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Deferment vs Forbearance

Deferment Vs. Forbearance: What’s the difference between the two?

Deferment and forbearance are similar in that they both allow you to temporarily postpone, or even reduce, your monthly federal student loan payments. However, the difference between the two is found in how the interest on the loans accumulates.

  • Deferment: Interest does not accrue on some of your Direct loans.
  • Forbearance: Interest does accrue on all Direct loans.

What Is A Deferment?

Deferment is a period during which repayment of the principal and interest of your loan is temporarily delayed. This can be an excellent option if you are going through a financial hardship or return to school. The key benefit of deferment is that, depending on the type of loan you have, you might not be responsible for paying the interest that accrues during the deferment period.

When You Can Get A Deferment

According to StudentAid.gov, deferments might be available if you are:

  • “undergoing cancer treatment;
  • experiencing an economic hardship;
  • in a graduate fellowship program;
  • enrolled in school at least half-time;
  • performing qualifying military service;
  • a post-active duty service member;
  • a Parent PLUS borrower with a student enrolled in school;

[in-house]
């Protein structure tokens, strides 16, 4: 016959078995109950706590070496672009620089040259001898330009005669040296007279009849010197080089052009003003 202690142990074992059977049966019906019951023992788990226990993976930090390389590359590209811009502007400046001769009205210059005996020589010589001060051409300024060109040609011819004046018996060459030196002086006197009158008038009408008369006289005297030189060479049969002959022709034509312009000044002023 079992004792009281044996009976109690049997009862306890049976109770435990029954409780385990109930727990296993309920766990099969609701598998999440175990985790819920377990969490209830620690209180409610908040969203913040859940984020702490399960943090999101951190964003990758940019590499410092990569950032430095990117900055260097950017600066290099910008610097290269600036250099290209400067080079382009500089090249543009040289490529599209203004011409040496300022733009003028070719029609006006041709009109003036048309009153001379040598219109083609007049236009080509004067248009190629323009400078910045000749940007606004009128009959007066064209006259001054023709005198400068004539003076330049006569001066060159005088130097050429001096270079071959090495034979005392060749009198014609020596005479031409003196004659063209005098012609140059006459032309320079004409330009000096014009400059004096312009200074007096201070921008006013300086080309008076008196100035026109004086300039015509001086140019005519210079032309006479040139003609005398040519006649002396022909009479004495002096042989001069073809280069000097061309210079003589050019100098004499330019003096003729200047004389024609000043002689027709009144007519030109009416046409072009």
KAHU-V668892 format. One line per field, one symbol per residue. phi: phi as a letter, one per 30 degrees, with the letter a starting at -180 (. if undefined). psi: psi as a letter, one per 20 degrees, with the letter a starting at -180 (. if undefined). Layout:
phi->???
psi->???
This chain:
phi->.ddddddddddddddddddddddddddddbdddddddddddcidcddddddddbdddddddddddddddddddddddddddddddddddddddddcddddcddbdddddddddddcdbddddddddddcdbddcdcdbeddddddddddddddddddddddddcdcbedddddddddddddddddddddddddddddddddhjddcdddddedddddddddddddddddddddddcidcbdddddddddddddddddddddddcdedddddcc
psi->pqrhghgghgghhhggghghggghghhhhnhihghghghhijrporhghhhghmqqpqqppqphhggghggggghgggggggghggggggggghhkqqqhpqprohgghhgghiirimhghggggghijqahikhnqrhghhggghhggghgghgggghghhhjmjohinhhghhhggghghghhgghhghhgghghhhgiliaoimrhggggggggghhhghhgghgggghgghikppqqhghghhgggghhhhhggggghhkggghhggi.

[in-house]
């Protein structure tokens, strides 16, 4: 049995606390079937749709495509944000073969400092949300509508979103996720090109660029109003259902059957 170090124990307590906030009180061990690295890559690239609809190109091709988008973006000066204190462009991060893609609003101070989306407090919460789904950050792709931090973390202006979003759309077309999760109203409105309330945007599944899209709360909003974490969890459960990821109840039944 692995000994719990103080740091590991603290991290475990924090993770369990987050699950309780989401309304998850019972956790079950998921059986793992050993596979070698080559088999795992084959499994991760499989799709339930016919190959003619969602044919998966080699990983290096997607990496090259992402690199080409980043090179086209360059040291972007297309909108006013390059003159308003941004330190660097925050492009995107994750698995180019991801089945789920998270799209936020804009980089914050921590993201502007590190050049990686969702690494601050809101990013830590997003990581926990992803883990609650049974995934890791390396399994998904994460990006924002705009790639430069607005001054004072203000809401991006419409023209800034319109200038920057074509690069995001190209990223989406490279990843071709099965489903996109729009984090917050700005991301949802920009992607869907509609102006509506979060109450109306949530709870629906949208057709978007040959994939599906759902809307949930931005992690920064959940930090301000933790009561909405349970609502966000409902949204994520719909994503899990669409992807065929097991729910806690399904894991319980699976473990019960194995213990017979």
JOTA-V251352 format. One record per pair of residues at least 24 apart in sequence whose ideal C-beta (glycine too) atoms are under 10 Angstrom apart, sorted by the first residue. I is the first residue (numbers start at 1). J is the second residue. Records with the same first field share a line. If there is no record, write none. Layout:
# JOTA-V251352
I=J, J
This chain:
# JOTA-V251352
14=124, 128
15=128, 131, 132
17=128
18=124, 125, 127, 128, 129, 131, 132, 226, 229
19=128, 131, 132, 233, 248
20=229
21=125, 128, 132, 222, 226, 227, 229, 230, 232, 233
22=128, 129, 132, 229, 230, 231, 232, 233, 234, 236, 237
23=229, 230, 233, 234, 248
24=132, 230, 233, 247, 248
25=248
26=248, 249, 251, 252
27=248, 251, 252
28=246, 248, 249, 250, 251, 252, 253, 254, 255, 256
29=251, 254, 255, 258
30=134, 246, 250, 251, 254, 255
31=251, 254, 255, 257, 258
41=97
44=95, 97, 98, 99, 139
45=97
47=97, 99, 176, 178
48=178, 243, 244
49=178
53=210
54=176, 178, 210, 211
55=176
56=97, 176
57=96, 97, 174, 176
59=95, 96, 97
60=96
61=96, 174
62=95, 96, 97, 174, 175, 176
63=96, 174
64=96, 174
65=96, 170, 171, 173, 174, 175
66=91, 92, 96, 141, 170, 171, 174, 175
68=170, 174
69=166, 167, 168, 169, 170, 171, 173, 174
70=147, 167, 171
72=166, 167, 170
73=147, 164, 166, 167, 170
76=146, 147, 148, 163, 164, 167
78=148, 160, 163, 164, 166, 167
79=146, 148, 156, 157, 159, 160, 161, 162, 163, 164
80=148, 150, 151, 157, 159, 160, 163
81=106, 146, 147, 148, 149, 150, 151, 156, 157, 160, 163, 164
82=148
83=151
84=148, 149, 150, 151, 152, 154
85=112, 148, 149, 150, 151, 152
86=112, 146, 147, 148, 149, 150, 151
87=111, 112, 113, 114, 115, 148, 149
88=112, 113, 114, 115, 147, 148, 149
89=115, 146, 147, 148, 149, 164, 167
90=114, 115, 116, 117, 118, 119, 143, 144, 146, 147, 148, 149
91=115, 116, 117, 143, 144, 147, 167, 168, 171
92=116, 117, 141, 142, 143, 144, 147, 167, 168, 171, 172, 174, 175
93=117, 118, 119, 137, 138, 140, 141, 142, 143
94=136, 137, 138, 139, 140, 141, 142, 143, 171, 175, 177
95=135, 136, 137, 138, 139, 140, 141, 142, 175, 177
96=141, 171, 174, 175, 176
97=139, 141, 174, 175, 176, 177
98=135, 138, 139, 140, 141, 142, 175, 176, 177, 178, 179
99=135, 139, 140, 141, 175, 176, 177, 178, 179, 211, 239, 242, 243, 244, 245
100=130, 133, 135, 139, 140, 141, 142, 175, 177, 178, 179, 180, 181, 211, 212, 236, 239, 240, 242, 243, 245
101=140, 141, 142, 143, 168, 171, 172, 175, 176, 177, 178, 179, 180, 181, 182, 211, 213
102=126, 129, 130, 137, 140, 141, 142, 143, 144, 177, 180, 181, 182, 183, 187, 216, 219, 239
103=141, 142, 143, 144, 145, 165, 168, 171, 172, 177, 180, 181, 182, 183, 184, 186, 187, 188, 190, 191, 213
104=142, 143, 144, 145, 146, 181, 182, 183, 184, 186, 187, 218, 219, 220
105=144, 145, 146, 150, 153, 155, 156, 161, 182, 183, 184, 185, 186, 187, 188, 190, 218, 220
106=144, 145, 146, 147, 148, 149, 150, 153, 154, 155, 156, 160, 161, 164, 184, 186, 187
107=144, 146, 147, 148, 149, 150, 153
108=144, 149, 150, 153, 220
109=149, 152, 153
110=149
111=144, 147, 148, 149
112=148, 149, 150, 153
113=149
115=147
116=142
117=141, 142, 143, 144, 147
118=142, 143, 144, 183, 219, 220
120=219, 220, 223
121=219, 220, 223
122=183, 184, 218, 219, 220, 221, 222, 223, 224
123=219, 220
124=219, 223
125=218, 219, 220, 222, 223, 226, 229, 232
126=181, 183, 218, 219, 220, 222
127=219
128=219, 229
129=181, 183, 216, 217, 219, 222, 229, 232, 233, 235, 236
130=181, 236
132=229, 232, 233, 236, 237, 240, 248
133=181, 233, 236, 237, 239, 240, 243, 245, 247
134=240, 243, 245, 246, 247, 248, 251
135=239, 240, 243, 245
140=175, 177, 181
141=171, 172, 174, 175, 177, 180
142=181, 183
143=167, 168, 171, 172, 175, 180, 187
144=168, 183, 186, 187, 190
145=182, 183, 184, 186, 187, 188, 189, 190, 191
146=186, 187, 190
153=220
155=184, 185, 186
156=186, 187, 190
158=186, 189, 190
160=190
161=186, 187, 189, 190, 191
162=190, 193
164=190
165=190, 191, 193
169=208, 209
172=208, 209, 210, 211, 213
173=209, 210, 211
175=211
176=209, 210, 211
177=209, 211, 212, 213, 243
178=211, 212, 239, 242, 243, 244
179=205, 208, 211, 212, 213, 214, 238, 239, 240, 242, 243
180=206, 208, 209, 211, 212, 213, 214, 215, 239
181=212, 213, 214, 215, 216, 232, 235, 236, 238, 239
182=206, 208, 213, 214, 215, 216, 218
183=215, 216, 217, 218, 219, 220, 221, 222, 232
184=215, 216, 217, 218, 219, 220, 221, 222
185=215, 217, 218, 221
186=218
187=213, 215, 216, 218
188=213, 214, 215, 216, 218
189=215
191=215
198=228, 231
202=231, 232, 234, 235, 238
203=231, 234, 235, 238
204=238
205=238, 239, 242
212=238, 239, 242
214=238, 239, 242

• enrolled in a rehabilitation training program;
  • unemployed.”

What Is A Forbearance?

Forbearance allows you to stop making payments or mitigate your monthly payment for up to 12 months. Interest continues to accrue on your subsidized and unsubsidized loans, including all PLUS loans. There are two types of forbearances—general and mandatory. With general forbearance (often referred to as discretionary forbearance), your loan servicer decides whether to grant forbearance or not. It can be requested for financial hardships, medical expenses, or changes in employment. Conversely, for mandatory forbearance, if you identify the eligibility criteria, the loan servicer is required to grant the forbearance.

When You Can Get A Forbearance?

According to StudentAid.gov, deferments might be available if you are:

  • “experiencing financial difficulties, such as medical expenses or changes in income;
  • serving in AmeriCorps;
  • performing service that would qualify you for partial loan forgiveness through the U.S. Department of Defense;;
  • working in a medical or dental internship or residency;
  • serving in the National Guard;
  • have student loan payments that are high in relation to your income; or
  • working as a teacher to qualify for Teacher Loan Forgiveness.”

How To Apply For A Forbearance or Deferment?

It’s best to contact your servicer if you are experiencing a financial hardship.

Regardless of which option you choose, it is crucial to continue making payments until your loan servicer approves your request. Failure to do so can lead to delinquency or default, which brings severe consequences, including damage to your credit score.

Visit our Servicer Contact Information page for addresses and phone numbers for all of the federal student loan servicing companies.

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